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The hidden gold in devices

Though it is used as jewellery or for investment purposes, gold has many technology applications

twitter-logo PB Jayakumar   New Delhi     Last Updated: December 10, 2017  | 13:37 IST
The hidden gold in devices

Gold is primarily used for investment or as jewellery. But, what most people do not know is that many products we use in everyday life from smart phones to cars and drugs contain 'gold' inside.

According to a recent World Gold Council (WGC) technology report, use of gold in industrial applications, especially in electronics, was over 1,000 tonnes globally in the last four years.

But the use of gold in electronics, which peaked at 327 tonnes in 2010, has come down to 256 tonnes in 2016, due to increase in gold prices and substitution with other materials, says the report.
Gold has high electrical conductivity and does not corrode or tarnish, unlike other high conductivity materials like silver or copper. Gold is soft, pliable and can be easily drawn out into narrow wires or plated into thin coatings. Thus it is widely used in electroplated coatings on connectors and conductors and as bonding wires within semiconductor packages. Electronic chips can sometimes have hundreds of wire bond connections, each using a tiny amount of gold.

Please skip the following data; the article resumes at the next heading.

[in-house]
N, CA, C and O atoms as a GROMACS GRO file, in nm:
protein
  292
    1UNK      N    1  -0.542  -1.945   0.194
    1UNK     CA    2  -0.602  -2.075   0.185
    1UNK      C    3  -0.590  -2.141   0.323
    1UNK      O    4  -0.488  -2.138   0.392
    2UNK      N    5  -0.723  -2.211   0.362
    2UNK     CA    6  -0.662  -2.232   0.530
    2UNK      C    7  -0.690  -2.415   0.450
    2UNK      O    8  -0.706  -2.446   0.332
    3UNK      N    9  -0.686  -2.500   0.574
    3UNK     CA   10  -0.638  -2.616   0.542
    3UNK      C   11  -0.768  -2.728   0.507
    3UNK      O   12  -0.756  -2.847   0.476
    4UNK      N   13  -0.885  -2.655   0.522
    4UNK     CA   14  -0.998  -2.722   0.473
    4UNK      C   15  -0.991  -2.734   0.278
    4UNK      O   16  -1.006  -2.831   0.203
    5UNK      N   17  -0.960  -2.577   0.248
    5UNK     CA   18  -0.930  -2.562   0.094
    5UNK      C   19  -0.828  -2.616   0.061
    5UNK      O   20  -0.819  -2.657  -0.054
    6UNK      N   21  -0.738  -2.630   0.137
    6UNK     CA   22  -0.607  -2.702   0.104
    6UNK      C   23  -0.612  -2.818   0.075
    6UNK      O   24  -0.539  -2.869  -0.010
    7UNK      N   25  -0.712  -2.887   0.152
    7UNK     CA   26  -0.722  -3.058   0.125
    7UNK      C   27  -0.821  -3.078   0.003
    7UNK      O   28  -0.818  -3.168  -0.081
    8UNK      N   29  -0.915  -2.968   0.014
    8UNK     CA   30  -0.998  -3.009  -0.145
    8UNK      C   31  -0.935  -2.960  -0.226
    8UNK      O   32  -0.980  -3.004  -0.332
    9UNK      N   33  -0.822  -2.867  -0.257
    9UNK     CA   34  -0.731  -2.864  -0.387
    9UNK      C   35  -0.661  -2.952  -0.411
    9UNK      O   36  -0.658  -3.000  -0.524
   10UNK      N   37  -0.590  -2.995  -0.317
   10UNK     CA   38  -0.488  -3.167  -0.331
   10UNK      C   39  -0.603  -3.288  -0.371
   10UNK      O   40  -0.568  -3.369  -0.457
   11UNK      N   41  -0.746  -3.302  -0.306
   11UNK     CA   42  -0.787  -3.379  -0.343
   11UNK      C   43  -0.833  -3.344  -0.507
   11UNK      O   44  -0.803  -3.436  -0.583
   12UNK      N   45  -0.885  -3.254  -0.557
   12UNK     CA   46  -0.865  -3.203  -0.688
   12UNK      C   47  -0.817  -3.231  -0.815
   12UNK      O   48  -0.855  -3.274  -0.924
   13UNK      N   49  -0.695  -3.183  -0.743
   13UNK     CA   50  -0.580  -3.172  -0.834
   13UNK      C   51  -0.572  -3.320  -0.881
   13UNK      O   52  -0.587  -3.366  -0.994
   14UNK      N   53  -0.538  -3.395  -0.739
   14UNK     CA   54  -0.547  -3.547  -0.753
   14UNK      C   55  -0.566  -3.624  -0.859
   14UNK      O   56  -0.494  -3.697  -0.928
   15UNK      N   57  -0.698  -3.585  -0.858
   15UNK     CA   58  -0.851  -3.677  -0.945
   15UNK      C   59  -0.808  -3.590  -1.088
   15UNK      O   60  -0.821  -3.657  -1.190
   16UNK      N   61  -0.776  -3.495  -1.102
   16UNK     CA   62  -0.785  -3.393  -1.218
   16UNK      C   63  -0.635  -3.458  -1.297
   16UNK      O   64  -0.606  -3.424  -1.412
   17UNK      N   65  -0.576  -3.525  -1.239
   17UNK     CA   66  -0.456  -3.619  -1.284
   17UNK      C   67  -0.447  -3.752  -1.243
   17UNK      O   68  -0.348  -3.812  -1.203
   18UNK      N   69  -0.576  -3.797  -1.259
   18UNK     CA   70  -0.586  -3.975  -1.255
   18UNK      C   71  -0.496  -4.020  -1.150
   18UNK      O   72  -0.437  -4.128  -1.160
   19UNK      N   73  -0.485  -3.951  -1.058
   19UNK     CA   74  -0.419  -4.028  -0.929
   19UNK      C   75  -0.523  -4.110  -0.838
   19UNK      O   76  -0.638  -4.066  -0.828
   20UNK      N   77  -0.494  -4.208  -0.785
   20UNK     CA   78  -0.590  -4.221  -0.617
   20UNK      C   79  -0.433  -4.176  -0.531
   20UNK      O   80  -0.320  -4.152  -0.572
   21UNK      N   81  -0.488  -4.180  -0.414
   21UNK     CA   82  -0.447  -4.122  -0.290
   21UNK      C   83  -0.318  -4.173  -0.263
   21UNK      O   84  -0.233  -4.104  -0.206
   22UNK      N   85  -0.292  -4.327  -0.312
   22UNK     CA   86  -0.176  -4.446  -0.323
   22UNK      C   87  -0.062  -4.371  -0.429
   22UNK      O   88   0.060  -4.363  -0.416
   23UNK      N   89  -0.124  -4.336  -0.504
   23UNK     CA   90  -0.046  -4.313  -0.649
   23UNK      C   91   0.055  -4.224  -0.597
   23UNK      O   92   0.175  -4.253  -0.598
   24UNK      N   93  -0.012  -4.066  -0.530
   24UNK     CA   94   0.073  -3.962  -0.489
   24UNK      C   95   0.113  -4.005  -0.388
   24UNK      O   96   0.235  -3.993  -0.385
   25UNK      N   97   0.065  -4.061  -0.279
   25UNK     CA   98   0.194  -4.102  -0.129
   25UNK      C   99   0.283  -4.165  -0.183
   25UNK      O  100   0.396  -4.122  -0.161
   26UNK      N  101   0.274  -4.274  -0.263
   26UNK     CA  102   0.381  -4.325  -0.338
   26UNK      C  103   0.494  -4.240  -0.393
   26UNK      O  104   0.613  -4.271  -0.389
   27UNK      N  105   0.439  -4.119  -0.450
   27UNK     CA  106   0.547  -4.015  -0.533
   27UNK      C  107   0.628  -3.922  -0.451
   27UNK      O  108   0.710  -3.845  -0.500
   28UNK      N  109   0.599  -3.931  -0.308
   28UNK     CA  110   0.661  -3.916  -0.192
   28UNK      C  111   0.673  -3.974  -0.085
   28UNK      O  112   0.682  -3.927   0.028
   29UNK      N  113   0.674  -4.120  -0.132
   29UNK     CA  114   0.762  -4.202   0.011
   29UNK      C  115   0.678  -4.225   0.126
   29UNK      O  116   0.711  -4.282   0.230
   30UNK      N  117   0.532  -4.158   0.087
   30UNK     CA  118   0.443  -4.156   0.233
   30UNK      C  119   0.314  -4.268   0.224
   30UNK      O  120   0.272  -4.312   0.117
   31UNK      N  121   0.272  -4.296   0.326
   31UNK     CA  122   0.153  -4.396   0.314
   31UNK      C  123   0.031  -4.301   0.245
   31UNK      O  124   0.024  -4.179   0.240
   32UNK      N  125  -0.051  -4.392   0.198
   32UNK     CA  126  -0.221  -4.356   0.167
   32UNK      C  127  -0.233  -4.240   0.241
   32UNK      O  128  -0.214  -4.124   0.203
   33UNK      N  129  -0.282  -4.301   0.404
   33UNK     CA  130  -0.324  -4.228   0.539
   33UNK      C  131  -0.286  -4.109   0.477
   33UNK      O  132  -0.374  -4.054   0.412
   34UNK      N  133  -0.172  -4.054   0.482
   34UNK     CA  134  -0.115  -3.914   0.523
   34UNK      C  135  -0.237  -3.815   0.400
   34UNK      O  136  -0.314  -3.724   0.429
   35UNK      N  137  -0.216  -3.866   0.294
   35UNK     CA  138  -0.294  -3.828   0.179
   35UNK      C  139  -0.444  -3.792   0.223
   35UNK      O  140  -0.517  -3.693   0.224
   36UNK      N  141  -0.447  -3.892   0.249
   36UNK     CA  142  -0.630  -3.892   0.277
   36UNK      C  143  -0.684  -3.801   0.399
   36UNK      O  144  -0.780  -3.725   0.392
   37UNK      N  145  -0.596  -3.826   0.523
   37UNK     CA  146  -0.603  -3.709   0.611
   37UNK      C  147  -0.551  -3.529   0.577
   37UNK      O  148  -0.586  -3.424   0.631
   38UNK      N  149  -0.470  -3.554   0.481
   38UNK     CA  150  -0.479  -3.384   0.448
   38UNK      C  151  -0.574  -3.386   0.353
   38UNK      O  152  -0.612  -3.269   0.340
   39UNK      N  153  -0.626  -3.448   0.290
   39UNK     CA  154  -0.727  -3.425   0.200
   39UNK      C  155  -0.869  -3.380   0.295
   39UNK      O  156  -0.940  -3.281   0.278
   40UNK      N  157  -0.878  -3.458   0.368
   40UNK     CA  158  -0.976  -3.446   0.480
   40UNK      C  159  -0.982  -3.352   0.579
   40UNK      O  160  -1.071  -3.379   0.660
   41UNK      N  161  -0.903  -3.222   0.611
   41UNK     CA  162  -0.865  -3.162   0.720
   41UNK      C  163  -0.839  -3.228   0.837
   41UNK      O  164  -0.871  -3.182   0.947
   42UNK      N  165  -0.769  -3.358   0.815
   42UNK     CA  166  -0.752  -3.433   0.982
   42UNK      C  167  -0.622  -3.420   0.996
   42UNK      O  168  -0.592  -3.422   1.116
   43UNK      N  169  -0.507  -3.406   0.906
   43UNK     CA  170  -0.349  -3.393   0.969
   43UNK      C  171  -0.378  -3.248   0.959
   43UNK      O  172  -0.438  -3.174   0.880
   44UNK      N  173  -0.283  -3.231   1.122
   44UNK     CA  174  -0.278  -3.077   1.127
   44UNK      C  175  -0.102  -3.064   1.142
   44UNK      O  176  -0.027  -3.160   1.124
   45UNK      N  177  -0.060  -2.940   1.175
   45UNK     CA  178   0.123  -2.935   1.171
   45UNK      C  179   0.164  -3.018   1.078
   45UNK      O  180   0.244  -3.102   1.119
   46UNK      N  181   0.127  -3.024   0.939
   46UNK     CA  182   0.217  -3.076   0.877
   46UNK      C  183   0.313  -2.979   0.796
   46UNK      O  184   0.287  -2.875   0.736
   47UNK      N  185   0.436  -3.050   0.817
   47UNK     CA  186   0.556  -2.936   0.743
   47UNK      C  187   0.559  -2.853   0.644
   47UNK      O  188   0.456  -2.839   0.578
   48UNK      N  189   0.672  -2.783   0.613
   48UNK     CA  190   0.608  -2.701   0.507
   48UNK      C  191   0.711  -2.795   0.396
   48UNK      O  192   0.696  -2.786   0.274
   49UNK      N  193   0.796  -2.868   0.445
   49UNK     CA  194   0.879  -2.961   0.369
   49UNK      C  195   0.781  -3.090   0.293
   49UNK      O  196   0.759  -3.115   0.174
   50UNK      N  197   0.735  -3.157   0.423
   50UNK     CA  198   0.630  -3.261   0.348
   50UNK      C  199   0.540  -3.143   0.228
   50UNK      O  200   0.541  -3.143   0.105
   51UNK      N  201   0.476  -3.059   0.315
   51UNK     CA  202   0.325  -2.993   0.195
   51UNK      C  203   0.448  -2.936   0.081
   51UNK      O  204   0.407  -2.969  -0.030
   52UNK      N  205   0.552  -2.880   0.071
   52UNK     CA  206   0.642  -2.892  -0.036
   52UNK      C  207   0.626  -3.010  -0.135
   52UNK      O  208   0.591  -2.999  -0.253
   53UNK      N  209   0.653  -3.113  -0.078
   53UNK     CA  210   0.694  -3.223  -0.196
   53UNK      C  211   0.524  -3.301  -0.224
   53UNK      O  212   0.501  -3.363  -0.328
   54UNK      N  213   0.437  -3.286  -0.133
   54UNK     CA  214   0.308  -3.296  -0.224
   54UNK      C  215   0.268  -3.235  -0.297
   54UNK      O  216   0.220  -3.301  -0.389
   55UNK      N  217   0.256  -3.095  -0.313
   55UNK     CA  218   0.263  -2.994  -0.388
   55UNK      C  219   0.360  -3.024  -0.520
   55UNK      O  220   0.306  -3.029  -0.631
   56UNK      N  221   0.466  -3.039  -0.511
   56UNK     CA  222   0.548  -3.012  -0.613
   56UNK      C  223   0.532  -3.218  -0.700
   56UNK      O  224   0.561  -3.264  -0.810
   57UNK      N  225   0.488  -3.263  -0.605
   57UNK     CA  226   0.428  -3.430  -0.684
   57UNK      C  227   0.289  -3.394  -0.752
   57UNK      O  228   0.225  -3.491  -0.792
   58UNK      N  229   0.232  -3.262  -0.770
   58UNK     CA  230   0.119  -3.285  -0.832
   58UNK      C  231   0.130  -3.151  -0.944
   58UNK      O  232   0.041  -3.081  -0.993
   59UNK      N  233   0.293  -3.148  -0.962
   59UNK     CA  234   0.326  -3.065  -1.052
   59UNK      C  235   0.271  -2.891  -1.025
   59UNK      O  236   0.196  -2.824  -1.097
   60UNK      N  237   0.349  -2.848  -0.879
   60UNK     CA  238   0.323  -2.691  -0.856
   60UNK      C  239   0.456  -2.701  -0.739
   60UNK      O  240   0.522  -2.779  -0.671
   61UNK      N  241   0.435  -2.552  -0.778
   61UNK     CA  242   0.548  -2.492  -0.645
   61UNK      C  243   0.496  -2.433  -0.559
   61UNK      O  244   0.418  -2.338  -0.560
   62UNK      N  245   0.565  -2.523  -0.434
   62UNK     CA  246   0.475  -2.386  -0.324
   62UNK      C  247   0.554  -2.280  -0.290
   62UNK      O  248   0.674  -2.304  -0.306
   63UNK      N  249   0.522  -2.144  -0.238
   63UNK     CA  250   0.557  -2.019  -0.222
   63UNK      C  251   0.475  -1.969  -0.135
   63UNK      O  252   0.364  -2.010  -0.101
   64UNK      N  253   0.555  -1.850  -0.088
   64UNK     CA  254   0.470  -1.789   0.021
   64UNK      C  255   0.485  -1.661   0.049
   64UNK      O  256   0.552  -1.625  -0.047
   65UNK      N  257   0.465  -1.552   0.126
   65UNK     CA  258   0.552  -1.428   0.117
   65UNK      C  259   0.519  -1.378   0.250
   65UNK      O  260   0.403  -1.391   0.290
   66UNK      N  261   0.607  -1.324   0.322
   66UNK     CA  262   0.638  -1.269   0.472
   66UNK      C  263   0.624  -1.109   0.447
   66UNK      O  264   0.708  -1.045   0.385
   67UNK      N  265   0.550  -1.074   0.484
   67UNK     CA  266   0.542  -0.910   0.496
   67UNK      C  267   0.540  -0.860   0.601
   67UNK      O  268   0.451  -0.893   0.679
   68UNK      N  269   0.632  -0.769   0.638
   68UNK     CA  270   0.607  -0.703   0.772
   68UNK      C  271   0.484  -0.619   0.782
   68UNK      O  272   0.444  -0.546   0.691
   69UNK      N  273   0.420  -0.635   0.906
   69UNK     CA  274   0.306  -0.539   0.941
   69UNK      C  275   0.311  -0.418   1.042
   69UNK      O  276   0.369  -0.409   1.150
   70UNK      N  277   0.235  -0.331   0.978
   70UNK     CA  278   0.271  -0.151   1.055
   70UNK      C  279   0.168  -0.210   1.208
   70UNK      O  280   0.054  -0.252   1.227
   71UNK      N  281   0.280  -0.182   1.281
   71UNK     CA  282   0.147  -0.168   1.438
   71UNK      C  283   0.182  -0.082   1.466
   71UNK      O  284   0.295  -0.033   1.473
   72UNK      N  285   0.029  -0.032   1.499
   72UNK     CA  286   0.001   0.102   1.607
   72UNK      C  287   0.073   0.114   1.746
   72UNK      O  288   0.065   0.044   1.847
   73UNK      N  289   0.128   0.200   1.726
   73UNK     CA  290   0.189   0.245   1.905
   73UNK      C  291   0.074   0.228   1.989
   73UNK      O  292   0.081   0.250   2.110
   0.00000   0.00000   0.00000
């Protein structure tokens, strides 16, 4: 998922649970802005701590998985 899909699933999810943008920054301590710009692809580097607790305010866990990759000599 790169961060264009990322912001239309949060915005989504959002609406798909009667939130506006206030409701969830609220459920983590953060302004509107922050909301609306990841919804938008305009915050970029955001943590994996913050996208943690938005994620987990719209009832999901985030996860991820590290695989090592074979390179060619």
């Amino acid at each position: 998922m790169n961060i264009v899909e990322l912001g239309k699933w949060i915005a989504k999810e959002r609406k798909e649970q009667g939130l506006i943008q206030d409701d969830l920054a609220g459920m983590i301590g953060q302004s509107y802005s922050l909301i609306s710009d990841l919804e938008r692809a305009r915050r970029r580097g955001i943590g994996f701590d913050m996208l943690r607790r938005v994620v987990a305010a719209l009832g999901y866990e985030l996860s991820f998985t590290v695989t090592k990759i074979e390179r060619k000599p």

The new generation of smart phones with features like facial recognition ID, wireless charging and infrared sensors, require very advanced semiconductors. WCG estimates current generation smart phones contain US $1-1.50 of gold per unit. Aeronautics and automotive sector, which use precision technologies, also use gold in key equipment for areas like lighting and braking systems.

Medicine is another area where gold has applications. Currently clinical trials are on to develop a gold based drug, Auranofin, which was earlier indicated to treat rheumatoid arthritis, to treat ovarian cancer and dysentery. Similar drugs are being developed as antibiotics for the rising antimicrobial resistance. Gold is also used in medical devices for detecting diseases like malaria and HIV/AIDS.

From 2005-11, the prices of gold quadrupled forcing microchip manufacturers to limit amount of gold used in their devices. Technological advancements like alloys also enabled semiconductor manufacturers to reduce the amount of gold they use, without compromising reliability.

Nevertheless, the growth of sectors like the semiconductor industry, next generation technology products like new smart phones, demand for solar energy or driverless cars etc are going to increase industrial applications of gold, predicts WGC.

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